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Monday, 25 October 2021, from 11:00 to 12:00 CEST (UTC+02:00)
Intern - Global Reptile Assessment
A short-term internship is available to join the small team preparing standardized IUCN Red List extinction risk assessments as part of an ongoing review (2016-17) of the conservation status of Southeast Asian and New Zealand squamates. Beginning on February 1st 2017 and lasting three months in total, the intern will support work underway to assess approximately 250 species of squamates recorded from across the target regions.
The internship represents a good opportunity to gain helpful experience in international conservation, and will be of particular help in developing a career in this field.
Oversight of the internships will be undertaken by the IUCN-CI BAU Manager based in Washington DC (or through other experienced IUCN staff).
• Identify and extract standardised data from field guides and academic literature on individual species’ distribution, population status, natural history and threatening processes.
• All information will be included in IUCN’s Species Information Service (SIS) database, for which training will be provided (including completion of the following course: http://www.iucnredlist.org/technical-documents/red-list-training/online-training)
• Assist with the preparation of GIS polygon maps for the species of interest.
• There will be some opportunity to liaise with specialists (mainly authors of academic papers) as necessary to follow up on issues that may be uncertain from text or maps.
• Provide additional support for the ongoing Global Reptile Assessment work as requested.
The intern will receive a supporting stipend of US$ 1,000 per month for the three month total period. This internship is based in Washington DC, and no additional expenses (e.g. travel/relocation) will be supported through the internship.
• A basic understanding of ecological science and taxonomy is desirable; familiarity with scientific writing will be helpful
• Good general knowledge of Southeast Asian and New Zealand geography will be helpful; knowledge of the region’s herpetology will be particularly well-regarded
• Some general skill in the use of producing GIS polygon maps is desirable, with training provided in standardized mapping procedures
• Good attention to detail is needed
• Able to work from Washington DC
• Applicant should be a US citizen or have permission (such as through an existing US visa) to work in the USA
Applicants are requested to apply online through the HR Management System, by opening the vacancy announcement and pressing the "Apply" button.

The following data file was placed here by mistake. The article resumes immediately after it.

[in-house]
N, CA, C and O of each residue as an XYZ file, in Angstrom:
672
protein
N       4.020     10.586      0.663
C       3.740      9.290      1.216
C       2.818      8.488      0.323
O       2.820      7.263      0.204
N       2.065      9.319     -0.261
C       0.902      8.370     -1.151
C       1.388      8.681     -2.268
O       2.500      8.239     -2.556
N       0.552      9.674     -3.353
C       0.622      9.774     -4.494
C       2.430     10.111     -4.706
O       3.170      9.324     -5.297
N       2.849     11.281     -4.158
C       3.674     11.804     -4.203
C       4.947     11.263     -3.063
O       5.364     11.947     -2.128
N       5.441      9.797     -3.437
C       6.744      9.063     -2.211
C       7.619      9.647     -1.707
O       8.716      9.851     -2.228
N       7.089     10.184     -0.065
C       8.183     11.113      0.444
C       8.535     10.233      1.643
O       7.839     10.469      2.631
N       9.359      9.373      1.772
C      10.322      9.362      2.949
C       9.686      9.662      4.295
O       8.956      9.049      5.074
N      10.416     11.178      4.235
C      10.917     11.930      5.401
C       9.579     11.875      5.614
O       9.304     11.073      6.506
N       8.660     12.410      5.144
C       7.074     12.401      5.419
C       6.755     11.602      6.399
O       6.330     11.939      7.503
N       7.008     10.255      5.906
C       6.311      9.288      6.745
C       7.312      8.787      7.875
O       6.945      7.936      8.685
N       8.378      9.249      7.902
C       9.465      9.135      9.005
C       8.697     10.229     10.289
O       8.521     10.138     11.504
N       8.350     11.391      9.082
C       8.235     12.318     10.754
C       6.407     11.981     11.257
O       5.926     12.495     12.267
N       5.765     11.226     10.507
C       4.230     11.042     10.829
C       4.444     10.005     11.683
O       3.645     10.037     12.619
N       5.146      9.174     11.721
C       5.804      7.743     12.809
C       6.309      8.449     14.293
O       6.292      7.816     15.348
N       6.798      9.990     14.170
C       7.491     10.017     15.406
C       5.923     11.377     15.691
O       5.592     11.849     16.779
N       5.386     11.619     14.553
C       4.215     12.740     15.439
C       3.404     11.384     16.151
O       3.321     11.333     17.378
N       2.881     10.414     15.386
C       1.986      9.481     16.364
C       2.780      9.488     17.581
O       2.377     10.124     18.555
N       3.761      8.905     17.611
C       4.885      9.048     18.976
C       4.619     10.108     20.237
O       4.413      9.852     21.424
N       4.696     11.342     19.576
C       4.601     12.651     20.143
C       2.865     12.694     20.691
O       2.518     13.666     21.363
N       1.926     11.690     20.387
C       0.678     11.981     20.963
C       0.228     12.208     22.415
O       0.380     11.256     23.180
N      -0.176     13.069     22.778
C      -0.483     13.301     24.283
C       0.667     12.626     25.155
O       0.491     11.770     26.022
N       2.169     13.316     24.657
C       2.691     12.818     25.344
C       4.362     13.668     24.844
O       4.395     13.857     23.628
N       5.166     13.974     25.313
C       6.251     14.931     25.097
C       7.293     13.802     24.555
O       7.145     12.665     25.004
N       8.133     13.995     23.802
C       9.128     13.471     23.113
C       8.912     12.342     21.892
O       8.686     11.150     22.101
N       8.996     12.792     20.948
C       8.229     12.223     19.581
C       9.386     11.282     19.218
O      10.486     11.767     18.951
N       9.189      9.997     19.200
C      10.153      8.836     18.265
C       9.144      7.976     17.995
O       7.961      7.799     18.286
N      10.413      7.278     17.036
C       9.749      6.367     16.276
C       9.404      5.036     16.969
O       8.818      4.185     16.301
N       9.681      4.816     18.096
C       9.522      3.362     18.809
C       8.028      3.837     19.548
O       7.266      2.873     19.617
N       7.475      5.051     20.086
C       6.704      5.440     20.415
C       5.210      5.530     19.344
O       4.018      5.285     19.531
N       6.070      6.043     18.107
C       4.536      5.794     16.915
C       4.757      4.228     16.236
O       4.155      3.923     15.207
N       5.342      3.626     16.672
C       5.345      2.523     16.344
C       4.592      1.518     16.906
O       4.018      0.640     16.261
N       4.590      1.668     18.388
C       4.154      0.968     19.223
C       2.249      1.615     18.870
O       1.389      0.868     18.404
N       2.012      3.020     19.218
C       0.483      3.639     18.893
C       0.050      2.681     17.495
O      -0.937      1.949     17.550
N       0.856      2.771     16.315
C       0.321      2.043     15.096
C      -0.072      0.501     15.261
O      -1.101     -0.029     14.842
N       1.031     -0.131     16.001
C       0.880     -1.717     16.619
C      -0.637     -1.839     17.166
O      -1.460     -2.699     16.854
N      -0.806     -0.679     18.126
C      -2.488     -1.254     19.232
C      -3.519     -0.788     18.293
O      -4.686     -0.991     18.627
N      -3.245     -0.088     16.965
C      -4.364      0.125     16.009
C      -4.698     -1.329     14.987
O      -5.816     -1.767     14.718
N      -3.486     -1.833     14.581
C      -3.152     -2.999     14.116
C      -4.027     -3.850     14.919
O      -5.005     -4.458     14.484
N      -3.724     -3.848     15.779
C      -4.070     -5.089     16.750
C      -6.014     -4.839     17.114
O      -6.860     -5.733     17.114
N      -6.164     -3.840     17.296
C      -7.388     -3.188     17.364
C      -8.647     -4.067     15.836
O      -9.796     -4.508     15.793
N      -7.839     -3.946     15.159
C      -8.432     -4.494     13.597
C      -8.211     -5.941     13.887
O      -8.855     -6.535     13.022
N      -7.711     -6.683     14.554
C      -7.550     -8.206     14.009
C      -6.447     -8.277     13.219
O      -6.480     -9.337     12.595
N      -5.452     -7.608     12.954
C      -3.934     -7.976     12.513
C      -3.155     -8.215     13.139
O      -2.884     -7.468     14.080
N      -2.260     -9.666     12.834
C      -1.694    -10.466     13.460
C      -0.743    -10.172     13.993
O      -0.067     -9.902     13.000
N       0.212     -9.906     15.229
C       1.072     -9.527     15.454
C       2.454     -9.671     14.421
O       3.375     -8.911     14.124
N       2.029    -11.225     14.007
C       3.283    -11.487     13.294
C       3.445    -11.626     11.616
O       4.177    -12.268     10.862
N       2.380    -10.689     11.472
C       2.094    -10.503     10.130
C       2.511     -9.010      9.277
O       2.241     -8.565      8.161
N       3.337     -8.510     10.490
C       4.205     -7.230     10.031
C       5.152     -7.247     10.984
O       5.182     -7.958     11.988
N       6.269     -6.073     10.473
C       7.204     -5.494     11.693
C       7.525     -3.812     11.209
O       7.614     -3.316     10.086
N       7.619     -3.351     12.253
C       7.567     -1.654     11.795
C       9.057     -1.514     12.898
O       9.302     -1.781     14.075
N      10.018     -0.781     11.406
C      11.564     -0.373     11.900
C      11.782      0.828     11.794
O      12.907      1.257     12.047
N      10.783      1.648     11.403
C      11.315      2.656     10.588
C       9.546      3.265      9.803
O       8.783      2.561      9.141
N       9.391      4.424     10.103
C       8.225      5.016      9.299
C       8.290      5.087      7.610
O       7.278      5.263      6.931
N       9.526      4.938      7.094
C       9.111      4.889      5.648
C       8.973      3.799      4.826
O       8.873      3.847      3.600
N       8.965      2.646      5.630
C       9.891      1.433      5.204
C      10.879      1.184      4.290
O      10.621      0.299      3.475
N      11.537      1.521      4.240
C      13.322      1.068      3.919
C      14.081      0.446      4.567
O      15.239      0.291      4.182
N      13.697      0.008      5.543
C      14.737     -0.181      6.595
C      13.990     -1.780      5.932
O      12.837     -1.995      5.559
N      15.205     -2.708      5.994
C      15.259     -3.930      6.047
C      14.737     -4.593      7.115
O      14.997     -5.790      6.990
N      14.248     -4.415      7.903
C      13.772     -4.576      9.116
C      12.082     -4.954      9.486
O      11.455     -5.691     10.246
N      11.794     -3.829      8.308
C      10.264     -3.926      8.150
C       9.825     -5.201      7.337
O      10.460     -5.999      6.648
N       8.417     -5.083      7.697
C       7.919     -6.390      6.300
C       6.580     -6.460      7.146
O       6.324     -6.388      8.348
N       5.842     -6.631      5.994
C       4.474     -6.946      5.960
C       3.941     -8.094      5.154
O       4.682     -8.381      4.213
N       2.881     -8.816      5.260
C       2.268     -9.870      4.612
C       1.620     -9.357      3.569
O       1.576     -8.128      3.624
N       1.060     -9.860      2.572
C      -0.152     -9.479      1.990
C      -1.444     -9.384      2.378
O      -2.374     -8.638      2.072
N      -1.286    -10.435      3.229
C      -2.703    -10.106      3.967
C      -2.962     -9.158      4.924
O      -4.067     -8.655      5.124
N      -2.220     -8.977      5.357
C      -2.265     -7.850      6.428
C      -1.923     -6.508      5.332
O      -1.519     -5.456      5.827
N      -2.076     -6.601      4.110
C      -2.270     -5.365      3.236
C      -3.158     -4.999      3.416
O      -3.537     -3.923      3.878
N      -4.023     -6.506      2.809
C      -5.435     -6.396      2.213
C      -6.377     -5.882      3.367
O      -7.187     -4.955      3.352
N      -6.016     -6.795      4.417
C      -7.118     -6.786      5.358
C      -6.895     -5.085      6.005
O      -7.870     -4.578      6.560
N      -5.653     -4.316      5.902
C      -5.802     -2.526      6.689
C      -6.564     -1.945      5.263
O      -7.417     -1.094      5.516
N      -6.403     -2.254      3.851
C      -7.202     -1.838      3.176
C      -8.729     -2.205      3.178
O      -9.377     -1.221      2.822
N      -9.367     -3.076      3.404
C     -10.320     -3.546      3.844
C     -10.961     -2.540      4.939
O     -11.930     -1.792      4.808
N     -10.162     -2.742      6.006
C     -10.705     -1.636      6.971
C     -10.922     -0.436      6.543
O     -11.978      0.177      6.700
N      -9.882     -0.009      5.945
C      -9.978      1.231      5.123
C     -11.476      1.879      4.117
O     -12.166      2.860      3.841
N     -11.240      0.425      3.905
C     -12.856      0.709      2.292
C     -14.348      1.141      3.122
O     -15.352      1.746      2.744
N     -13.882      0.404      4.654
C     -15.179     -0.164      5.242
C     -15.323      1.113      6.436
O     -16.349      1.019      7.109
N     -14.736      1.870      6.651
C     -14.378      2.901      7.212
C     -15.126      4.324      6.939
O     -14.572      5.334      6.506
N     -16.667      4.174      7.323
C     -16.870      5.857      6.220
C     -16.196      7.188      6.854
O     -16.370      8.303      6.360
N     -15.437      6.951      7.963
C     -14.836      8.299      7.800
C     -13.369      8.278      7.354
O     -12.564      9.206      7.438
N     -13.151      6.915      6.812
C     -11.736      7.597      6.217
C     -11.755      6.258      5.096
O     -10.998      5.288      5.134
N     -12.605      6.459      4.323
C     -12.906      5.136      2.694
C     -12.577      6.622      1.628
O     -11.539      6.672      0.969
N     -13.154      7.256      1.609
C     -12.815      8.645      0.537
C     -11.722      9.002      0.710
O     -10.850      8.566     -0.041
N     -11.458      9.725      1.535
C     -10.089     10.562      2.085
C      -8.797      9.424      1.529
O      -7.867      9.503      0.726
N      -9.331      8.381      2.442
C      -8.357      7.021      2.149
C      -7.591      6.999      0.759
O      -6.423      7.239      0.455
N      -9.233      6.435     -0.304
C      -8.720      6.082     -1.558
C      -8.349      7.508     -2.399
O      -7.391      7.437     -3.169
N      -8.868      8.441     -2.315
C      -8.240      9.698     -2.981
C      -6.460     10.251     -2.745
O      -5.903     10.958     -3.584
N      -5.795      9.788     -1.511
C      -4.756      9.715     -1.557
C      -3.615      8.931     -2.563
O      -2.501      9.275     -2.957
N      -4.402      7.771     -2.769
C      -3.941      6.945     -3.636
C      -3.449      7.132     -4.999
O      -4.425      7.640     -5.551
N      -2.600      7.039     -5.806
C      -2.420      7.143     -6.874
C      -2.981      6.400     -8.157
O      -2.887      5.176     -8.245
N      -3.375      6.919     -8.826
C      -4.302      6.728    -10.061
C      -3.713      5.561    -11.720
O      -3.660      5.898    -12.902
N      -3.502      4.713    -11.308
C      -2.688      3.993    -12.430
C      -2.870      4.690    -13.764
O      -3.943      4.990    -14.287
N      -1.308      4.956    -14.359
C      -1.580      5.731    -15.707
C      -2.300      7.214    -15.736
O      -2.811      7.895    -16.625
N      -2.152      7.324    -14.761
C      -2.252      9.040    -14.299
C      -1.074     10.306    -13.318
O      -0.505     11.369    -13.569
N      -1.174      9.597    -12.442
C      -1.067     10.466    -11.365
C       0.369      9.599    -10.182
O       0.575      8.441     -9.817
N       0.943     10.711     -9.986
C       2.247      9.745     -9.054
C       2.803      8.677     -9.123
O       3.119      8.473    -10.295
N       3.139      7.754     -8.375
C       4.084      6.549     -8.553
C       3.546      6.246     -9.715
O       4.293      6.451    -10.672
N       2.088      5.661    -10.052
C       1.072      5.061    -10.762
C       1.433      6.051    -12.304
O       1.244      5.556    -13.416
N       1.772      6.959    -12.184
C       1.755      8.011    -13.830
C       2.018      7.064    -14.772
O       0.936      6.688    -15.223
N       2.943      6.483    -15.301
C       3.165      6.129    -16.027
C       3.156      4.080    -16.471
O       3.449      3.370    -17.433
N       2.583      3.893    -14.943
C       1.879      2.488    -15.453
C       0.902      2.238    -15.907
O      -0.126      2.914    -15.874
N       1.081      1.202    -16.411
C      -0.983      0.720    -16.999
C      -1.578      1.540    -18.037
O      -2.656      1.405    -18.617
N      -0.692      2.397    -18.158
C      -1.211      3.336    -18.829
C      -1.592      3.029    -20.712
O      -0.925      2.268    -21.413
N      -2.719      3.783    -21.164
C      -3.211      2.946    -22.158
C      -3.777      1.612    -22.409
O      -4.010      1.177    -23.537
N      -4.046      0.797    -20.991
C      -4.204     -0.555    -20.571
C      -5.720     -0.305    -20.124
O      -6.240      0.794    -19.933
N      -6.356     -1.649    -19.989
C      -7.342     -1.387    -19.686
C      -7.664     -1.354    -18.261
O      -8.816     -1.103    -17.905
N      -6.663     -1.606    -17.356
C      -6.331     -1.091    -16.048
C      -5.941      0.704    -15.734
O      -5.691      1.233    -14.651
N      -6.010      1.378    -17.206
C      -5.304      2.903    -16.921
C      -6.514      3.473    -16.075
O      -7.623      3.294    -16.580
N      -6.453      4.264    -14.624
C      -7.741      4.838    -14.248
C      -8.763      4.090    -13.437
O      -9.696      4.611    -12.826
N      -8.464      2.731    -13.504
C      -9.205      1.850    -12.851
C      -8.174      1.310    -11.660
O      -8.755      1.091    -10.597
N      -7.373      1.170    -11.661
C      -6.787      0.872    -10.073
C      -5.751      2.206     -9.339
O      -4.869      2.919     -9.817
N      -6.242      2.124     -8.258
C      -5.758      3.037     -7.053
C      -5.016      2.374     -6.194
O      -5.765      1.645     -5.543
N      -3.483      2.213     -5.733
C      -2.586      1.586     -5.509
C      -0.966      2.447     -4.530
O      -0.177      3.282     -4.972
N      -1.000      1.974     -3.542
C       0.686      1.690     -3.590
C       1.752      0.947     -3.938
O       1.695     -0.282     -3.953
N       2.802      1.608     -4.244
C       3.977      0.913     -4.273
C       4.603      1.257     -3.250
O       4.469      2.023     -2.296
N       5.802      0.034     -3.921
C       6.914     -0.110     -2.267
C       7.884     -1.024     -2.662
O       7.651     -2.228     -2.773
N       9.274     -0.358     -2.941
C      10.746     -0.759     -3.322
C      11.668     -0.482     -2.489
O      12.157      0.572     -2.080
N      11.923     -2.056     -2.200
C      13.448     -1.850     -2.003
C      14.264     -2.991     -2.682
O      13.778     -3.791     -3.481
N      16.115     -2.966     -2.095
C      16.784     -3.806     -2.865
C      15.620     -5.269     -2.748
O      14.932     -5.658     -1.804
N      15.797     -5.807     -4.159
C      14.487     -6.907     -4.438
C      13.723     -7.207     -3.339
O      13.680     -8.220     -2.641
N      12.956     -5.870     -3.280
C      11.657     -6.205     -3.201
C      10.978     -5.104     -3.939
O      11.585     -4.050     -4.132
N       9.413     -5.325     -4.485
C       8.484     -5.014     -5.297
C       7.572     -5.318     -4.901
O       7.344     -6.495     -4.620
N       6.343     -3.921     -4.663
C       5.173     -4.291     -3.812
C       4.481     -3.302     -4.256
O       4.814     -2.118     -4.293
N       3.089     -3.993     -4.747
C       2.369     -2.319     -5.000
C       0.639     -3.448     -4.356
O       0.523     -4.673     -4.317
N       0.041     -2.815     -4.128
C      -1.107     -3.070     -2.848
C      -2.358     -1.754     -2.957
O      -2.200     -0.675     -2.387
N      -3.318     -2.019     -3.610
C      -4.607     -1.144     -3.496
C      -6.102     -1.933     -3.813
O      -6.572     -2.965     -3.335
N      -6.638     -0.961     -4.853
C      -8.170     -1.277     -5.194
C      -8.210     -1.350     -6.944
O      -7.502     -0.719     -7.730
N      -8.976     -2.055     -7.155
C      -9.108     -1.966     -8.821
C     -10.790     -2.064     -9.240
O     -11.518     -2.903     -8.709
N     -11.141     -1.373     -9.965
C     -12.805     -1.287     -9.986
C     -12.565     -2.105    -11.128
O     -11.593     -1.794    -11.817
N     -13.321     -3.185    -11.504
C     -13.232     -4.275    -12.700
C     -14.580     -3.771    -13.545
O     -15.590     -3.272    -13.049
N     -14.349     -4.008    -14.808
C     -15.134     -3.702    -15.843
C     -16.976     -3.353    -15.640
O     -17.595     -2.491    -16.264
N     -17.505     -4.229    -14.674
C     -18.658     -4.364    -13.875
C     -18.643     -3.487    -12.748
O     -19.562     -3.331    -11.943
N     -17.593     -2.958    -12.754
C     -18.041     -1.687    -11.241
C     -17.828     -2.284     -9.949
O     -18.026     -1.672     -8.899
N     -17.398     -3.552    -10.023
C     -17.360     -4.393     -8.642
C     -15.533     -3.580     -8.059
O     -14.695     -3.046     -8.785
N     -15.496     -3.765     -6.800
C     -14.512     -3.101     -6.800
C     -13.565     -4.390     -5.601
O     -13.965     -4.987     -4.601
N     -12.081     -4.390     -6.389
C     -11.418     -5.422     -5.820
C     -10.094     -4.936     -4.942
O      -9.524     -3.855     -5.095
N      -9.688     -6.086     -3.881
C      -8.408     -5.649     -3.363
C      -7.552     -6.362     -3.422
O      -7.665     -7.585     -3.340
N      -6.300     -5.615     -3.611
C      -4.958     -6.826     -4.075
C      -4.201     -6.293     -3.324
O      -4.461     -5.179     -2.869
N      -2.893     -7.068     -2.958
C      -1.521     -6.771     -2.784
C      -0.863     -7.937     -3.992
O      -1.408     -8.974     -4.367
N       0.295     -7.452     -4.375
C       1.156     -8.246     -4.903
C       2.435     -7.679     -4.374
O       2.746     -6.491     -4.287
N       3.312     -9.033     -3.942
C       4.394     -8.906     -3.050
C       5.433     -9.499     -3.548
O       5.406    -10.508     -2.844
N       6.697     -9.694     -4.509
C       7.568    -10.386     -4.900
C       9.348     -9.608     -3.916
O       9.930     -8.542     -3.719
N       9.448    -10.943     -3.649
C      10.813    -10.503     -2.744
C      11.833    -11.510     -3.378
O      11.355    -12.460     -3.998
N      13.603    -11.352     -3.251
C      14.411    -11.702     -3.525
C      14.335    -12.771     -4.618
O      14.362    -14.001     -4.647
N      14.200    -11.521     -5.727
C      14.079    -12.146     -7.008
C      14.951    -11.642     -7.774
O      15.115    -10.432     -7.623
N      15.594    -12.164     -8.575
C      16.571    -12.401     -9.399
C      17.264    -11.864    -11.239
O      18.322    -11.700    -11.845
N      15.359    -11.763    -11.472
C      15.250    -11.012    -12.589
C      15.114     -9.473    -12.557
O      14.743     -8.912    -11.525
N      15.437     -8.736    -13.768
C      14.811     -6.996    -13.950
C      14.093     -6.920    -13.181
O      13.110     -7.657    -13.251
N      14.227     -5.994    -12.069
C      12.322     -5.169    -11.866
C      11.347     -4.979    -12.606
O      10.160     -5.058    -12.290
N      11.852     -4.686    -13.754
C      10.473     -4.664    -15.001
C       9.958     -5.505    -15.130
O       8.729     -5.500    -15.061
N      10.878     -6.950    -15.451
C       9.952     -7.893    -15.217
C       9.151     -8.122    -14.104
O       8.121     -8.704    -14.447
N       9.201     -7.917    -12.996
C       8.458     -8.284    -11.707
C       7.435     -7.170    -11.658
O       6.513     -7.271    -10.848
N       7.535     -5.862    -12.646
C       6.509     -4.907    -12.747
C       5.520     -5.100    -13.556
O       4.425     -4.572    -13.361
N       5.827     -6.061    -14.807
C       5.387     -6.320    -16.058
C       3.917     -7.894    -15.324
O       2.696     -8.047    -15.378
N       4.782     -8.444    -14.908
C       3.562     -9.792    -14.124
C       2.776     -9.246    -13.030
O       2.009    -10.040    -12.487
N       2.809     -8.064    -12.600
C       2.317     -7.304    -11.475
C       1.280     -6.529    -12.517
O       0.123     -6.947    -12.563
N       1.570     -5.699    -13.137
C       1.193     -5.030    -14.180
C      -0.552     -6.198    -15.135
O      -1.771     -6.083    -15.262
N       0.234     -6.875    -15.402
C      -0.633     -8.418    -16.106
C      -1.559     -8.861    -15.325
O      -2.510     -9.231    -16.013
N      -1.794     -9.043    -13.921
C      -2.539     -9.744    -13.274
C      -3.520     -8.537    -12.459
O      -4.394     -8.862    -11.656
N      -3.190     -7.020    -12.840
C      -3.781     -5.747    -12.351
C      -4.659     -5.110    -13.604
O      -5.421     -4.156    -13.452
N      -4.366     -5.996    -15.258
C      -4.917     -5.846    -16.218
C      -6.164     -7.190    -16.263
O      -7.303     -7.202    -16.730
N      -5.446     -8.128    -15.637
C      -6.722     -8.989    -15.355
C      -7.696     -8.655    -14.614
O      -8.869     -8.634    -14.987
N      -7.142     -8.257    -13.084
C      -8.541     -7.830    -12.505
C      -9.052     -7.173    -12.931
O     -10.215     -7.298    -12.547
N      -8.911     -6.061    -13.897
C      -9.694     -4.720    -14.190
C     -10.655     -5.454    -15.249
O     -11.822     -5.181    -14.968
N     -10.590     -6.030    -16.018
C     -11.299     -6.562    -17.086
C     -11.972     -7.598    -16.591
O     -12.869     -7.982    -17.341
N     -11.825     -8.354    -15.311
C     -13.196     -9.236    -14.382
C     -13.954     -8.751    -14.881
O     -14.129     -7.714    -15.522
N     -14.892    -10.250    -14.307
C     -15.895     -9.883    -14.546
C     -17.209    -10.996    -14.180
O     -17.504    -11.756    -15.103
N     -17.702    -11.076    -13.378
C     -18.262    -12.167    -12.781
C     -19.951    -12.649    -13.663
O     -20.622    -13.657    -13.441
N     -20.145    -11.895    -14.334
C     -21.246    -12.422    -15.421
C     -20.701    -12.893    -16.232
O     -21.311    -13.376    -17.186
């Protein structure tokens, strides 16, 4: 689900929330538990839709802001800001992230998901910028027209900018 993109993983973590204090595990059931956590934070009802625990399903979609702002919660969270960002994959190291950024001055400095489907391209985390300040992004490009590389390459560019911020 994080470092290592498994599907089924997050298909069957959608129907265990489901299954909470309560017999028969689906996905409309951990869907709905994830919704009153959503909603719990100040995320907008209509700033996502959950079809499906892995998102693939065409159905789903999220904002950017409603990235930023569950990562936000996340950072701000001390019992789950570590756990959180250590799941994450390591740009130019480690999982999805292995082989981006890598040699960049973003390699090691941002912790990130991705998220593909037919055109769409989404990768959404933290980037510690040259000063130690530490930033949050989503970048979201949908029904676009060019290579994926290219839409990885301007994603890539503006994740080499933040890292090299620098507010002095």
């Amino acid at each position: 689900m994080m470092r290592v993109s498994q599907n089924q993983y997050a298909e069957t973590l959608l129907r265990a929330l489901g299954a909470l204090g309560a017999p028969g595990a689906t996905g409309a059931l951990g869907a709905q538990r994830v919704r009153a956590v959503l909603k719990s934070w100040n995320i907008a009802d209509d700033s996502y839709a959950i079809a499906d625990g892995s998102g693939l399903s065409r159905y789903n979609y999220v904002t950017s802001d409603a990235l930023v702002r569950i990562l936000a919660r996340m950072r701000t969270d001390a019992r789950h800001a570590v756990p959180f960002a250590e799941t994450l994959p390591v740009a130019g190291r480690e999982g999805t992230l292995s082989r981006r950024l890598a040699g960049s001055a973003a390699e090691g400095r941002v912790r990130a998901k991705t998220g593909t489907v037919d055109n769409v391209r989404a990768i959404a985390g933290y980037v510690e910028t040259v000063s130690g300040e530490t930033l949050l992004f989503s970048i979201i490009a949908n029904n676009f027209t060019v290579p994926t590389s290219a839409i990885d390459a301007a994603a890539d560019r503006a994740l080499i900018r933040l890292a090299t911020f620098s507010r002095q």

Applicants will be asked to create an account and submit their profile information. Applications will not be accepted after the closing date. The vacancy closes at midnight, Swiss time (GMT+1 / GMT+2 during Daylight Saving Time, DST). Please note that only selected applicants will be personally contacted for interviews.
Other job opportunities are published in the IUCN website: http://www.iucn.org/involved/jobs/
IUCN is a membership Union uniquely composed of both government and civil society organisations. It provides public, private and non-governmental organisations with the knowledge and tools that enable human progress, economic development and nature conservation to take place together.
Created in 1948, IUCN is now the world’s largest and most diverse environmental network, harnessing the knowledge, resources and reach of more than 1,300 Member organisations and some 10,000 experts. It is a leading provider of conservation data, assessments and analysis. Its broad membership enables IUCN to fill the role of incubator and trusted repository of best practices, tools and international standards.
IUCN provides a neutral space in which diverse stakeholders including governments, NGOs, scientists, businesses, local communities, indigenous peoples organisations and others can work together to forge and implement solutions to environmental challenges and achieve sustainable development.
Working with many partners and supporters, IUCN implements a large and diverse portfolio of conservation projects worldwide. Combining the latest science with the traditional knowledge of local communities, these projects work to reverse habitat loss, restore ecosystems and improve people’s well-being.